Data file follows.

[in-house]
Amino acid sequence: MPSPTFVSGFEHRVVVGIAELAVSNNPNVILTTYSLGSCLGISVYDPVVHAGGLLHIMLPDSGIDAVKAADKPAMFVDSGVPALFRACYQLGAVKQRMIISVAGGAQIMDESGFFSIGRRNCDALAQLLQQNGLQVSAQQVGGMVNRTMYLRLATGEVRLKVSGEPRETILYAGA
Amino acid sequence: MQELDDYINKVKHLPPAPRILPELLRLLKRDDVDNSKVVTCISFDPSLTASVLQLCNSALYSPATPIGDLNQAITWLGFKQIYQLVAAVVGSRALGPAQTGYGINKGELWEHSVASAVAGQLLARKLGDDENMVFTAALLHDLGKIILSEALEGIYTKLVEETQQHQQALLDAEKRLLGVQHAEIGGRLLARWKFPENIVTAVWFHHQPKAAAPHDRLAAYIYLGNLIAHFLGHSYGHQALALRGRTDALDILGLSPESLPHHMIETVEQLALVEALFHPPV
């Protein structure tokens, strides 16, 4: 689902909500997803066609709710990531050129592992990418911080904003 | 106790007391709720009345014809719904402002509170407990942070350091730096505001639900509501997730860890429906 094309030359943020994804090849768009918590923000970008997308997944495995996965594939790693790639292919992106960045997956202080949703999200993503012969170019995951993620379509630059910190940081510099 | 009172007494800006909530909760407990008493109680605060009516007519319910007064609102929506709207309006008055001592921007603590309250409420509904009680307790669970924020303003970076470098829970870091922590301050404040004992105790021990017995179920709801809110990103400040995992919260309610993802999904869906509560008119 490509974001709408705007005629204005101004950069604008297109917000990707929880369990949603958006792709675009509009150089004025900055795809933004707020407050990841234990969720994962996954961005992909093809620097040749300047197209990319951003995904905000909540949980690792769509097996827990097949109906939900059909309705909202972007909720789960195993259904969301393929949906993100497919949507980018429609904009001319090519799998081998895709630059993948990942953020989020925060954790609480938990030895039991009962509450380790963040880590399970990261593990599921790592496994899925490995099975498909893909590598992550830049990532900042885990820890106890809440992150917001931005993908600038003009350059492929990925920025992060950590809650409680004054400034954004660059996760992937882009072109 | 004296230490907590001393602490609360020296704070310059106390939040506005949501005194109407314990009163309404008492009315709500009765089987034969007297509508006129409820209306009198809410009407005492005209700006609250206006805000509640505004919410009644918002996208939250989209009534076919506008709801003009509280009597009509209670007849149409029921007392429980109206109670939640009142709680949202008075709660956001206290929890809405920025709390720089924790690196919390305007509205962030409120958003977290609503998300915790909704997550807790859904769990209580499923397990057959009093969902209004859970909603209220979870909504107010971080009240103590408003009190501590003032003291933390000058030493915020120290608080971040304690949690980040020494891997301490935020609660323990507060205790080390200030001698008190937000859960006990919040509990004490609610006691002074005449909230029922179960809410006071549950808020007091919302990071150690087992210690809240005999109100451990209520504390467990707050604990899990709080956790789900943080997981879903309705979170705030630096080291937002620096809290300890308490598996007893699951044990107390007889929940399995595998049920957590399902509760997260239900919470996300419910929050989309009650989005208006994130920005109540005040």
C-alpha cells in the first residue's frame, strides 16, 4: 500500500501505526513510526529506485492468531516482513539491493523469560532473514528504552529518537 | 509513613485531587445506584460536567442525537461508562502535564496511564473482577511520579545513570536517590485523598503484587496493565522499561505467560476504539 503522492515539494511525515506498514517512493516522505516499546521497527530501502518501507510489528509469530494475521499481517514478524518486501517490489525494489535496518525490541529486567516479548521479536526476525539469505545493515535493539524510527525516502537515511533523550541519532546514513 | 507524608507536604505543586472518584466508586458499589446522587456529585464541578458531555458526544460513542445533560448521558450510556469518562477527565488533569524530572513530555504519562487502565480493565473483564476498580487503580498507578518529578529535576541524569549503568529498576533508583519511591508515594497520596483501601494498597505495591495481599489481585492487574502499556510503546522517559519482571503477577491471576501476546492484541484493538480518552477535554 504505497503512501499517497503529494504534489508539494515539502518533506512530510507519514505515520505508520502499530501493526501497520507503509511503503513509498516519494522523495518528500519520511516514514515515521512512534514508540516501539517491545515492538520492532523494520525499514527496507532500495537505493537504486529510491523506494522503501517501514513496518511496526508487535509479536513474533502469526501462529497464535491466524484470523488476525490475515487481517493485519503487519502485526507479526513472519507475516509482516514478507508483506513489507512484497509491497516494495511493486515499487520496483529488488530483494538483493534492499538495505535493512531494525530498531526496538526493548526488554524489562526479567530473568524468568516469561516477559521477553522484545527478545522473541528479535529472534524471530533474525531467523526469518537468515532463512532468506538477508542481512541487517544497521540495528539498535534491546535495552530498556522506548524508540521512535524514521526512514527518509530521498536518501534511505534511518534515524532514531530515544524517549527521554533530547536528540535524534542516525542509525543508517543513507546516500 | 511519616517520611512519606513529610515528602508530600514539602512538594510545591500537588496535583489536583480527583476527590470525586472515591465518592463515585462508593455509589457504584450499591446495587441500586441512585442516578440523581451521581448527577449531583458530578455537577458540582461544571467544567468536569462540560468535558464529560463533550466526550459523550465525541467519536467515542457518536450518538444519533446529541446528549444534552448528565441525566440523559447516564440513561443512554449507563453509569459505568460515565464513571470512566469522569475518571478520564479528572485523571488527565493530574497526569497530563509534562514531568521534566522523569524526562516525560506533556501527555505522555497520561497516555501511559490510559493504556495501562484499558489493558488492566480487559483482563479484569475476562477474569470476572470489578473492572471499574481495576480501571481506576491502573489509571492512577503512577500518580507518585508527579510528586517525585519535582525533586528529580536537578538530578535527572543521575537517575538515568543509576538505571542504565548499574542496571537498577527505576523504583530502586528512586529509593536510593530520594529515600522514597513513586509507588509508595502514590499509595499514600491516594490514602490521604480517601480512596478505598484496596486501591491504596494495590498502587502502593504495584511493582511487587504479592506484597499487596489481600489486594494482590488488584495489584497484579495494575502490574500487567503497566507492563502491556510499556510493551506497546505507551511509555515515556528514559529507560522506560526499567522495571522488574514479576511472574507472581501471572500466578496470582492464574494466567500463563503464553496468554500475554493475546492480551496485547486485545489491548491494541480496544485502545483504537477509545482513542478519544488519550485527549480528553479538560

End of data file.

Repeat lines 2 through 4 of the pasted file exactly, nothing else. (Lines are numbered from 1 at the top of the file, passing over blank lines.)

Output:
Amino acid sequence: MPSPTFVSGFEHRVVVGIAELAVSNNPNVILTTYSLGSCLGISVYDPVVHAGGLLHIMLPDSGIDAVKAADKPAMFVDSGVPALFRACYQLGAVKQRMIISVAGGAQIMDESGFFSIGRRNCDALAQLLQQNGLQVSAQQVGGMVNRTMYLRLATGEVRLKVSGEPRETILYAGA
Amino acid sequence: MQELDDYINKVKHLPPAPRILPELLRLLKRDDVDNSKVVTCISFDPSLTASVLQLCNSALYSPATPIGDLNQAITWLGFKQIYQLVAAVVGSRALGPAQTGYGINKGELWEHSVASAVAGQLLARKLGDDENMVFTAALLHDLGKIILSEALEGIYTKLVEETQQHQQALLDAEKRLLGVQHAEIGGRLLARWKFPENIVTAVWFHHQPKAAAPHDRLAAYIYLGNLIAHFLGHSYGHQALALRGRTDALDILGLSPESLPHHMIETVEQLALVEALFHPPV
């Protein structure tokens, strides 16, 4: 689902909500997803066609709710990531050129592992990418911080904003 | 106790007391709720009345014809719904402002509170407990942070350091730096505001639900509501997730860890429906 094309030359943020994804090849768009918590923000970008997308997944495995996965594939790693790639292919992106960045997956202080949703999200993503012969170019995951993620379509630059910190940081510099 | 009172007494800006909530909760407990008493109680605060009516007519319910007064609102929506709207309006008055001592921007603590309250409420509904009680307790669970924020303003970076470098829970870091922590301050404040004992105790021990017995179920709801809110990103400040995992919260309610993802999904869906509560008119 490509974001709408705007005629204005101004950069604008297109917000990707929880369990949603958006792709675009509009150089004025900055795809933004707020407050990841234990969720994962996954961005992909093809620097040749300047197209990319951003995904905000909540949980690792769509097996827990097949109906939900059909309705909202972007909720789960195993259904969301393929949906993100497919949507980018429609904009001319090519799998081998895709630059993948990942953020989020925060954790609480938990030895039991009962509450380790963040880590399970990261593990599921790592496994899925490995099975498909893909590598992550830049990532900042885990820890106890809440992150917001931005993908600038003009350059492929990925920025992060950590809650409680004054400034954004660059996760992937882009072109 | 004296230490907590001393602490609360020296704070310059106390939040506005949501005194109407314990009163309404008492009315709500009765089987034969007297509508006129409820209306009198809410009407005492005209700006609250206006805000509640505004919410009644918002996208939250989209009534076919506008709801003009509280009597009509209670007849149409029921007392429980109206109670939640009142709680949202008075709660956001206290929890809405920025709390720089924790690196919390305007509205962030409120958003977290609503998300915790909704997550807790859904769990209580499923397990057959009093969902209004859970909603209220979870909504107010971080009240103590408003009190501590003032003291933390000058030493915020120290608080971040304690949690980040020494891997301490935020609660323990507060205790080390200030001698008190937000859960006990919040509990004490609610006691002074005449909230029922179960809410006071549950808020007091919302990071150690087992210690809240005999109100451990209520504390467990707050604990899990709080956790789900943080997981879903309705979170705030630096080291937002620096809290300890308490598996007893699951044990107390007889929940399995595998049920957590399902509760997260239900919470996300419910929050989309009650989005208006994130920005109540005040």